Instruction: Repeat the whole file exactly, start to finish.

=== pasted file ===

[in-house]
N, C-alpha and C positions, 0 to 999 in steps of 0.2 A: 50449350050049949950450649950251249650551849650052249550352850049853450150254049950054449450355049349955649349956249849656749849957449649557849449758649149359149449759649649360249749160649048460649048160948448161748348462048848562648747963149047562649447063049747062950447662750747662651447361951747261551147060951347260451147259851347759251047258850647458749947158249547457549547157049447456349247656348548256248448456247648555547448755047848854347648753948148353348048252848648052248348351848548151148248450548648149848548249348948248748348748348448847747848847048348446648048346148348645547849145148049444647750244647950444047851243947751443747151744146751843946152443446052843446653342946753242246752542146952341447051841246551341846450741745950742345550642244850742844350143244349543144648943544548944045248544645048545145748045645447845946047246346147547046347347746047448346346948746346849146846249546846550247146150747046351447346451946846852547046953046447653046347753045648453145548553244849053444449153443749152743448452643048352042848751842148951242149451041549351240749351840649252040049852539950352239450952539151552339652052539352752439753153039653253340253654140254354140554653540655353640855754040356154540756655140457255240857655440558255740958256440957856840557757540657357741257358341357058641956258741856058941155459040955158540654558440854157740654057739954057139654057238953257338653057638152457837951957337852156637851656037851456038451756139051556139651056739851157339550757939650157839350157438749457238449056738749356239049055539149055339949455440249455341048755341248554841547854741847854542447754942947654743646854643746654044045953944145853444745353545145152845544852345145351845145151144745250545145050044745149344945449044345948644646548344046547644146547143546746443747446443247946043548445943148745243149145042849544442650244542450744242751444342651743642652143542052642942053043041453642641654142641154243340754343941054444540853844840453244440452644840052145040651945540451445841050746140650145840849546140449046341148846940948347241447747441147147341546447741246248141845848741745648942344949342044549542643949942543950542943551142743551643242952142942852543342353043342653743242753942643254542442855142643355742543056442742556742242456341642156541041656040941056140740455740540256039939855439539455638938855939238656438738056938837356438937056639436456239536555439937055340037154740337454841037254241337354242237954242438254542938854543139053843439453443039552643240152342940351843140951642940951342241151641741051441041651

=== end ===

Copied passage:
[in-house]
N, C-alpha and C positions, 0 to 999 in steps of 0.2 A: 50449350050049949950450649950251249650551849650052249550352850049853450150254049950054449450355049349955649349956249849656749849957449649557849449758649149359149449759649649360249749160649048460649048160948448161748348462048848562648747963149047562649447063049747062950447662750747662651447361951747261551147060951347260451147259851347759251047258850647458749947158249547457549547157049447456349247656348548256248448456247648555547448755047848854347648753948148353348048252848648052248348351848548151148248450548648149848548249348948248748348748348448847747848847048348446648048346148348645547849145148049444647750244647950444047851243947751443747151744146751843946152443446052843446653342946753242246752542146952341447051841246551341846450741745950742345550642244850742844350143244349543144648943544548944045248544645048545145748045645447845946047246346147547046347347746047448346346948746346849146846249546846550247146150747046351447346451946846852547046953046447653046347753045648453145548553244849053444449153443749152743448452643048352042848751842148951242149451041549351240749351840649252040049852539950352239450952539151552339652052539352752439753153039653253340253654140254354140554653540655353640855754040356154540756655140457255240857655440558255740958256440957856840557757540657357741257358341357058641956258741856058941155459040955158540654558440854157740654057739954057139654057238953257338653057638152457837951957337852156637851656037851456038451756139051556139651056739851157339550757939650157839350157438749457238449056738749356239049055539149055339949455440249455341048755341248554841547854741847854542447754942947654743646854643746654044045953944145853444745353545145152845544852345145351845145151144745250545145050044745149344945449044345948644646548344046547644146547143546746443747446443247946043548445943148745243149145042849544442650244542450744242751444342651743642652143542052642942053043041453642641654142641154243340754343941054444540853844840453244440452644840052145040651945540451445841050746140650145840849546140449046341148846940948347241447747441147147341546447741246248141845848741745648942344949342044549542643949942543950542943551142743551643242952142942852543342353043342653743242753942643254542442855142643355742543056442742556742242456341642156541041656040941056140740455740540256039939855439539455638938855939238656438738056938837356438937056639436456239536555439937055340037154740337454841037254241337354242237954242438254542938854543139053843439453443039552643240152342940351843140951642940951342241151641741051441041651